Armamentless, the Junkers Ju 52 is only used as a transport plane to drop Germany's airborne troops: the Fallschirmjäger. Air support from fighters or fighter-bombers is essential.
The Ju-52 is the fastest out of all of the transport planes in R.U.S.E., travelling at 360 km per hour, whereas all other transport planes have an airspeed of 270 km per hour.
The Ju 52 was similar to the company Junker's previous Junkers W33, although larger. In 1930, Ernst Zindel and his team designed the Ju 52 at the Junkers works at Dessau.
In 1934, Junkers received orders to produce a bomber version of the Ju 52/3m to serve as interim equipment for the bomber units of the still secret Luftwaffe until it could be replaced by the purpose designed Dornier Do 11. Two bomb-bays were fitted, capable of holding up to 1,500 kg (3,300) of bombs, while defensive armament consisted of two 7.92mm MG 15 machine guns, one in an open dorsal position, and one in a retractable "dustbin" ventral position, which could be manually winched down from the fuselage to protect the aircraft from attacks from below. The bomber could be easily converted to serve in the transport role. The Dornier Do 11 was a failure, however, and the Junkers ended up being acquired in much larger numbers than at first expected, with the type being the Luftwaffe's main bomber until more modern aircraft such as the Heinkel He 111, Junkers Ju 86 and Dornier Do 17 entered into service.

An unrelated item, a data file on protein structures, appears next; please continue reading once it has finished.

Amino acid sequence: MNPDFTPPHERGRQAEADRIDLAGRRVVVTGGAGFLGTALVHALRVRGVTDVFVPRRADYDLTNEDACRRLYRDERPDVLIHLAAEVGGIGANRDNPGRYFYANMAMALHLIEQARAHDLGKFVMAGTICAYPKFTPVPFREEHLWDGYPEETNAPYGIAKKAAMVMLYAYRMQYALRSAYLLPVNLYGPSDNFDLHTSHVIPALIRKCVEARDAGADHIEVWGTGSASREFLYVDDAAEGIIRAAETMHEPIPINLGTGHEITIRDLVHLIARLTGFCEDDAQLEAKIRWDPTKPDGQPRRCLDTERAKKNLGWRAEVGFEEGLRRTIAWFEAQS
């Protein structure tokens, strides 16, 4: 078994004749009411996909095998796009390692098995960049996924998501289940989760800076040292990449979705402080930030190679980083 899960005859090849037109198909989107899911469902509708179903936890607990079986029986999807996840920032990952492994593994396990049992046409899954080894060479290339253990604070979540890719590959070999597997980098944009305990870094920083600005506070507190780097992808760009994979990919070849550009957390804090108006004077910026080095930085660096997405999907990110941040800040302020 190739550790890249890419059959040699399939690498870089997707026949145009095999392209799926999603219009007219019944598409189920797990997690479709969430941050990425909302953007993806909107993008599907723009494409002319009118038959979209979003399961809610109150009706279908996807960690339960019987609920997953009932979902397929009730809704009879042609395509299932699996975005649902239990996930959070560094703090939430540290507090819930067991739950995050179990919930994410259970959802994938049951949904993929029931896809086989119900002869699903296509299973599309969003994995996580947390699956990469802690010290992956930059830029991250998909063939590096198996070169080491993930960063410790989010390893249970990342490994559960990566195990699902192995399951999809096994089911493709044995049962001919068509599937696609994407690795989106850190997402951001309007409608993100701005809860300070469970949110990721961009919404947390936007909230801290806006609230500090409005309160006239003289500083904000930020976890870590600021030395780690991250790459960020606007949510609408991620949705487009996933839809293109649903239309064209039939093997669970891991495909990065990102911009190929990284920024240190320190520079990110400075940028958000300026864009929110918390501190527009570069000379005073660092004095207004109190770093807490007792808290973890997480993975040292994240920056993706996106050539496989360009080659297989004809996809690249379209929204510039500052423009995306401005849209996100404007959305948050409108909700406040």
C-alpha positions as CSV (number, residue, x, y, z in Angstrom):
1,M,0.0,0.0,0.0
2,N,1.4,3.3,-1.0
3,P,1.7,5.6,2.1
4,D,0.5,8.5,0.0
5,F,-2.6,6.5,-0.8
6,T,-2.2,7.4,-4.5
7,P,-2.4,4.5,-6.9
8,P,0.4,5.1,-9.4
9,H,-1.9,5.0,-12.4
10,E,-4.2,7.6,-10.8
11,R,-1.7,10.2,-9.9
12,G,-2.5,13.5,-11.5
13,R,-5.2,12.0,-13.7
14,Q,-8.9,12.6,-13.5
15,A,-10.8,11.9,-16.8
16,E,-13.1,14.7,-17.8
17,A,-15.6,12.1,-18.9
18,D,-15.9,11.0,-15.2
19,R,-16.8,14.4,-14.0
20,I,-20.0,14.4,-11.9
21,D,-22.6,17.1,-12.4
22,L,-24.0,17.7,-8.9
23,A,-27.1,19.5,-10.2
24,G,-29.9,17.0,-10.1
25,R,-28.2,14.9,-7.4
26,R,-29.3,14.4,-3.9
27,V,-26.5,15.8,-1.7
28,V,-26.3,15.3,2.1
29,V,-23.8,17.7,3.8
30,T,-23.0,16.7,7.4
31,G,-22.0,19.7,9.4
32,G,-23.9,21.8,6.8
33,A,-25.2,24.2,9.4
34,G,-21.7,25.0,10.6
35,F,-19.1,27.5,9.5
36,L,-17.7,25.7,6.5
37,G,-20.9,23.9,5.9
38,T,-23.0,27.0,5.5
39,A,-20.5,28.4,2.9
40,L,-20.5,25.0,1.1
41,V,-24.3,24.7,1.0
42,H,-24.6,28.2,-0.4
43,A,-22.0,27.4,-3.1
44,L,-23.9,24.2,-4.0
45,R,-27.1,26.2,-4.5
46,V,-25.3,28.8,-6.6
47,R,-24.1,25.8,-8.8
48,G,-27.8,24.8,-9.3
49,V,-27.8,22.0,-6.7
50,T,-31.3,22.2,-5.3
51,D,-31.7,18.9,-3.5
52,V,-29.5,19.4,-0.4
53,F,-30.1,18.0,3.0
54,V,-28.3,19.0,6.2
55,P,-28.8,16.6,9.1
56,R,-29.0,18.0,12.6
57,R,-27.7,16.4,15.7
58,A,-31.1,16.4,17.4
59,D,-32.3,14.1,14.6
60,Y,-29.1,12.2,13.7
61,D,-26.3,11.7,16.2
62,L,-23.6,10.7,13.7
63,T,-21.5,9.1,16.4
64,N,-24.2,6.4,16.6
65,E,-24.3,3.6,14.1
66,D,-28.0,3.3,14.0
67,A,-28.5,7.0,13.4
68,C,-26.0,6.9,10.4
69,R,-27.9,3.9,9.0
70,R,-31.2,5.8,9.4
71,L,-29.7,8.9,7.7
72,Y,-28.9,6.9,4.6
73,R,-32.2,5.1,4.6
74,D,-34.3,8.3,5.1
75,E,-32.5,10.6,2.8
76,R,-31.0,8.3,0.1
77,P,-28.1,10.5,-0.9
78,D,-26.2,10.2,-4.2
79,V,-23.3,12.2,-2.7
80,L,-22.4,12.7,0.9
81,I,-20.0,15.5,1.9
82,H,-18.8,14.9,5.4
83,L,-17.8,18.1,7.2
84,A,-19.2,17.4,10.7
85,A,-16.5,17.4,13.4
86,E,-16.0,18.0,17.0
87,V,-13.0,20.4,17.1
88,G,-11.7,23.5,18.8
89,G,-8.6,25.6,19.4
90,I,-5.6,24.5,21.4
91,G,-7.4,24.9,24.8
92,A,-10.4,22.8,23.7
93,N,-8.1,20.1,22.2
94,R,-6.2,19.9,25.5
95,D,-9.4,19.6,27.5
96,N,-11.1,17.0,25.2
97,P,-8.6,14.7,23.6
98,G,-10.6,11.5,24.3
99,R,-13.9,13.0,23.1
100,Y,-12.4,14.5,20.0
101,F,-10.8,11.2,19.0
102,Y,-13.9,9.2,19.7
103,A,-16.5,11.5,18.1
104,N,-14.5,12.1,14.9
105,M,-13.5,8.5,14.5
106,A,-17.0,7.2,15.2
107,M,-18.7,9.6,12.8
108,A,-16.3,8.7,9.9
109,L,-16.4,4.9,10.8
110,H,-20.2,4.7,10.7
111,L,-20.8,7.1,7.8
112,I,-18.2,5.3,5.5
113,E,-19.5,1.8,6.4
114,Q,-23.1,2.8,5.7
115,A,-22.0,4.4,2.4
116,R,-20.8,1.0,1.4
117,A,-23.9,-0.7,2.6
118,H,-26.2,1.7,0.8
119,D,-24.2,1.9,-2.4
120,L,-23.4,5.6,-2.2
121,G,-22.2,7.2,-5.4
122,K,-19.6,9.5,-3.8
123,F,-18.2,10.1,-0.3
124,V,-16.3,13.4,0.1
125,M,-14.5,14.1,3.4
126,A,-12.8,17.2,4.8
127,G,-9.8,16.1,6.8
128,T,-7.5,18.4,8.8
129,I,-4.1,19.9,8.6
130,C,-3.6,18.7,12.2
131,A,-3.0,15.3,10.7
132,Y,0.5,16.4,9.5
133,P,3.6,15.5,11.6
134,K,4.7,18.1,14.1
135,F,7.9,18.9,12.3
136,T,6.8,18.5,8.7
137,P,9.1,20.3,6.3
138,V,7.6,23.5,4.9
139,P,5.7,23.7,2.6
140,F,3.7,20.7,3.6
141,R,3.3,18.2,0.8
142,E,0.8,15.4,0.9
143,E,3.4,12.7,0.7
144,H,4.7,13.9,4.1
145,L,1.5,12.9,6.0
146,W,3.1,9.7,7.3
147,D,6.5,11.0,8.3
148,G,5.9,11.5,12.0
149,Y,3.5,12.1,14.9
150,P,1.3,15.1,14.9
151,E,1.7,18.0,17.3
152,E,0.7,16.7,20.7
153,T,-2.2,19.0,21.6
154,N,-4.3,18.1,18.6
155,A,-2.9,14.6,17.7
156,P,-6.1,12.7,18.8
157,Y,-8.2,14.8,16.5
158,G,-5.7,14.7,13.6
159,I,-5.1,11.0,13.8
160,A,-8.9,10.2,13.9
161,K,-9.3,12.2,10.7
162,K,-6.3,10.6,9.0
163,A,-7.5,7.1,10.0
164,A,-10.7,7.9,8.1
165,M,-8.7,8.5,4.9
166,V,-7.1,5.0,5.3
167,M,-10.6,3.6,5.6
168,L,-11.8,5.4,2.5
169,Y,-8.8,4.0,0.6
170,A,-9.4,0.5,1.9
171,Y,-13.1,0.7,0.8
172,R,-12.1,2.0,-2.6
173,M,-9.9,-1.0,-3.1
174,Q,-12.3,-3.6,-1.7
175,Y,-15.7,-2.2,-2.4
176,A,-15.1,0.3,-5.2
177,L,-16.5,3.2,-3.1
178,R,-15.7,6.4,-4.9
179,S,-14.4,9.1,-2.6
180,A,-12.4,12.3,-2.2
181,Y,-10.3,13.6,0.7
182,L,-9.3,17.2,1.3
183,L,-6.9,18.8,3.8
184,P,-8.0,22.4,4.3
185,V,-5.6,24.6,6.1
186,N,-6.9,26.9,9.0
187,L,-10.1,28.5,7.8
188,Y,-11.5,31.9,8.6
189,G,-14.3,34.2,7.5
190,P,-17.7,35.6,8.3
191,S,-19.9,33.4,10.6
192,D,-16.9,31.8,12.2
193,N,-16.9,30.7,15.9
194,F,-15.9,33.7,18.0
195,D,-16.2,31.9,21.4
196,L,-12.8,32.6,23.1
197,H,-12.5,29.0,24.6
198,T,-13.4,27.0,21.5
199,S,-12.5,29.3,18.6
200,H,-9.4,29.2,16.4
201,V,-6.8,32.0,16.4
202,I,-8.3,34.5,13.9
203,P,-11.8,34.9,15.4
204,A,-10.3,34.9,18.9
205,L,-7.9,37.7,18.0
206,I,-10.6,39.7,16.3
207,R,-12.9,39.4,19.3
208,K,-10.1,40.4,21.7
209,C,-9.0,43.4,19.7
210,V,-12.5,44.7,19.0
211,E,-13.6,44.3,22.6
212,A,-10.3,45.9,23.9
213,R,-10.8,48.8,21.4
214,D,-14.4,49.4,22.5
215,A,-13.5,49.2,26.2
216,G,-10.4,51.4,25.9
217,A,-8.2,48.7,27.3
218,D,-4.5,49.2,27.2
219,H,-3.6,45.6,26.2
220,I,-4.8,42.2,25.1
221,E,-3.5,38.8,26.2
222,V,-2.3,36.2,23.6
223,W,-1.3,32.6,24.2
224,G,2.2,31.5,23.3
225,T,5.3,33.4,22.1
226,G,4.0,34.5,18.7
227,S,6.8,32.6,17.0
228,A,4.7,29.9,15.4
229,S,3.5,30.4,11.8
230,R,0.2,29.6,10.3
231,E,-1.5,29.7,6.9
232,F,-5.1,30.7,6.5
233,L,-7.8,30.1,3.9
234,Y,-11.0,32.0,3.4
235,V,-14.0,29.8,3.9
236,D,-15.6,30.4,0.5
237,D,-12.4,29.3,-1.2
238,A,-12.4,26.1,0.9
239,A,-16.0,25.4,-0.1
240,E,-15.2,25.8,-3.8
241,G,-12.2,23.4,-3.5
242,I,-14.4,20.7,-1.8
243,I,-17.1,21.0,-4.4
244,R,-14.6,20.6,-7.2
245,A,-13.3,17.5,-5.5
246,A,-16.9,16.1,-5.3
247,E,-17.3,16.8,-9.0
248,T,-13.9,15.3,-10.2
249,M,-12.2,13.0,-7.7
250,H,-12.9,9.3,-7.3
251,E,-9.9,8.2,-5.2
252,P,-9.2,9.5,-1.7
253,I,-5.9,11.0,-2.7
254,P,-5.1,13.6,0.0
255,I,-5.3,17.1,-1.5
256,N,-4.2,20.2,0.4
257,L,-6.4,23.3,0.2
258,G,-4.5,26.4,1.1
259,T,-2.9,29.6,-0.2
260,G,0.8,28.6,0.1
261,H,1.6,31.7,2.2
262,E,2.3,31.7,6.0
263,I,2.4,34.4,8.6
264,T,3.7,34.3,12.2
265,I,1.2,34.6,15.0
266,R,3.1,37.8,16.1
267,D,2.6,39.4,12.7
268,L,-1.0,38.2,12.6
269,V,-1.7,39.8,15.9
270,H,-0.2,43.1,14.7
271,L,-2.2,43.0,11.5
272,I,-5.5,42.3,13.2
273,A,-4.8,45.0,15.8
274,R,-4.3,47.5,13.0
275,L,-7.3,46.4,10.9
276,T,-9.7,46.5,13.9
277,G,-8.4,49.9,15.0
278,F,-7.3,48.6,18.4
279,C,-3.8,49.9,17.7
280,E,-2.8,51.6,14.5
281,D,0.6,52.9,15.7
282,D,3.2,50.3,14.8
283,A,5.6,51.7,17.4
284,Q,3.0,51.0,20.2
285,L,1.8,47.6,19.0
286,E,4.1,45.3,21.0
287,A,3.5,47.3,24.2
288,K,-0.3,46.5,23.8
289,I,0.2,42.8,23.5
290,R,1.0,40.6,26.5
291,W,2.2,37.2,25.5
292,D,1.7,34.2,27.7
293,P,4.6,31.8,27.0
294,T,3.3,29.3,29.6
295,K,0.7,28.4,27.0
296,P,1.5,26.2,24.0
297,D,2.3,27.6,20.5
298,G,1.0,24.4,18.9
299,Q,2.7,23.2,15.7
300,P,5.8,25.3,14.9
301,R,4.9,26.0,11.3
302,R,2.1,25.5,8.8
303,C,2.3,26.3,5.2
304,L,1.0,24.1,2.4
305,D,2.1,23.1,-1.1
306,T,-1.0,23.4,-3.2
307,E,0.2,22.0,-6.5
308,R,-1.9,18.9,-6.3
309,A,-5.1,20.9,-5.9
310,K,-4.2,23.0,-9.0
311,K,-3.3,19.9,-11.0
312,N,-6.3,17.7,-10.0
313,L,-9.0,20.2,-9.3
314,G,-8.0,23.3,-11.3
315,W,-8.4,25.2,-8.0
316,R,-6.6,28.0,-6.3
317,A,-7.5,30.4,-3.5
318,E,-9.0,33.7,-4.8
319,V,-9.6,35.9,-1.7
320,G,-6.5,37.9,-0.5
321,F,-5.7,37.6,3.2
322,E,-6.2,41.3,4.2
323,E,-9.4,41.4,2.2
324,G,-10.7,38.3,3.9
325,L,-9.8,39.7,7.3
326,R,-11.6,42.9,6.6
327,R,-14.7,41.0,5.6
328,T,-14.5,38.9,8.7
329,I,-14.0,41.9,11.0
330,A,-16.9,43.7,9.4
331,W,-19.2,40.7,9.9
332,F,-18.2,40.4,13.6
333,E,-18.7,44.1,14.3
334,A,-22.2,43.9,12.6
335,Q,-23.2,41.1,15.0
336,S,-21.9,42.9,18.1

The Ju 52 first saw military service in the Spanish Civil War against the Spanish Republic. It was one of the first aircraft delivered to the fraction of the army in revolt in July 1936 as both a bomber and transport. In the former role, it participated in the bombing of Guernica. No more of the bomber variant were built after this war, though it was again used as a bomber during the bombing of Warsaw during the Invasion of Poland of September 1939. The Luftwaffe then relied on the Ju 52 for transport roles during World War II, including paratrooper drops.